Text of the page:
Since all these apps are browser-based they will all work on every OS including Mac of course, and you will not have to install anything for it to work, just connect your laser with your computer and you are good to go. Another good thing with all of this browser-based software is that they all offer some designing tools so you don’t need to have additional vector drawing software. But this is only true for some basic jobs and for anything more complex you will need to use some dedicated graphic software.

The downside is that these machines only work with provided software (however good or bad you find it to be) and you can’t use anything else because of the integrated controller is made to communicate with that software only.

Other software

K40 Whisperer + Inkscape

K40Whisperer with imported vector drawing from inkscape
K40 Whisperer and Inkscape are both free apps

Chinese K40 lasers are the cheapest CO2 lasers you can find and because of that are quite popular with beginners and hobbyist. They usually come with old M2 nano controllers and Windows-based LaserDRW software + some older (and probably pirated) version of CorelDraw. To make these lasers more user friendly the guy from ScorchWorks created K40Whisperer which is (thankfully) Mac compatible. Installation can be a bit tricky since you’ll need to use the command line but it’s doable and free. It also requires you to have Inkscape installed (you can find a Mac version on the official website

Inkscape is quite powerful yet free and open-source vector drawing software used by many in the laser cutting community. Great community around this software helped create lots of useful extensions for lasers and there are also lots of tutorials for it including quite a good built-in interactive one.

All in all for those hobbyists who look get into laser cutting and are trying to spend the least amount of money possible on a laser cutting machine and software, you really can’t beat a K40+Whisperer+Inkscape combo since your only cost will be the cost of the K40 machine itself.


Lightburn software with LaserHints logo ready for cutting
Lightburn has a native Mac version

Lightburn is a good option for those Mac users who look to spend a bit of money to make their life a lot easier. It supports lots of controllers (RuiDa, Trocen, Smoothieboard, GRBL, Marlin, etc) with more being added all the time and it has a native Mac version. It’s primarily laser control software but it offers lots of vector drawing features so you can design using only Lightburn. Sometimes there is still a need for standalone vector drawing app but we found that we are more frequently using Lightburn to quickly design everything but most complex jobs. This is because with each new version more and more vector drawing features are being added and since Lightburn is made with laser cutting in mind those features are something that you will find yourself using. You can even suggest new features and if it gets enough votes developers will implement it in some of the future updates.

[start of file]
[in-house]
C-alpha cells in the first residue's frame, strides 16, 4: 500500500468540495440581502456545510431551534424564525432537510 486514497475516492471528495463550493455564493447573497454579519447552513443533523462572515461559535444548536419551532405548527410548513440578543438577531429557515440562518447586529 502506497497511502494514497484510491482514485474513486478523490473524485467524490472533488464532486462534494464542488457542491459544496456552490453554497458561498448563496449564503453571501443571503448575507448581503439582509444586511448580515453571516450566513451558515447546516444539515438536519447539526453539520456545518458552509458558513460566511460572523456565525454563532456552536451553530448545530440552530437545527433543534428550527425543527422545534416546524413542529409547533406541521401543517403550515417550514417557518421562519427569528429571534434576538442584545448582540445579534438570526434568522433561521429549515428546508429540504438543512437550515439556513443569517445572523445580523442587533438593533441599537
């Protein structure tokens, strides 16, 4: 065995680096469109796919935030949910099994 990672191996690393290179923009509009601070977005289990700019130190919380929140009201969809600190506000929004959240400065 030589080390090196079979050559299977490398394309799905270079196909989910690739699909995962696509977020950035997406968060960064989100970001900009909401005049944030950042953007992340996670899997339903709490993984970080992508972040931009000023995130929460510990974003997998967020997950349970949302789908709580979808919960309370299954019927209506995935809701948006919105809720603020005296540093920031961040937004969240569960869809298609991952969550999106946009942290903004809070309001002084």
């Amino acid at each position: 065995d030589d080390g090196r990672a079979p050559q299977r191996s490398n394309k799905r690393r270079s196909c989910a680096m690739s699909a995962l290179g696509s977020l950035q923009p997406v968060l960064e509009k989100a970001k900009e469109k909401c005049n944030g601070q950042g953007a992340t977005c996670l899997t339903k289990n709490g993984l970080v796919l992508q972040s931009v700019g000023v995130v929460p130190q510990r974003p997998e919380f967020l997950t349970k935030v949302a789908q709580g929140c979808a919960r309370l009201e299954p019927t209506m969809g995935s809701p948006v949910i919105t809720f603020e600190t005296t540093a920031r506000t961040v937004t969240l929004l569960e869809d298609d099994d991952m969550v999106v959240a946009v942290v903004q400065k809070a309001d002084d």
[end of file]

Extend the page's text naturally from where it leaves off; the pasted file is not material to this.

The downside (and that’s the only downside we found so far) is that it costs money. Lightburn license cost $40 for Gcode and $80 for DSP (RuiDa, Trocen…) controllers with another 30$ a year if you want to receive additional updates. If not, you can continue to use Lightburn as is with no additional cost.

This is the cost of a Parallels app license for example but with Parallels you still have to figure out laser control and design software, windows license and you still don’t get the same level of comfort or productivity as with Lightburn.

LaserHint: use Ethernet connection instead of USB to connect your laser to the Mac because there are some well known issues with FTDI drivers on a Mac which is causing problems on laser cutter and other devices that use this way of communicating with Mac. While these issues can be solved, its easier to just use Ethernet connection and skip them entirely.

These are options for Mac users. For those of you who already own a laser cutting machine the brand of the machine and type of the controller will in most cases determine which software you can use, but for others who are looking to get into this world, the choice of software can help steer them in the right direction.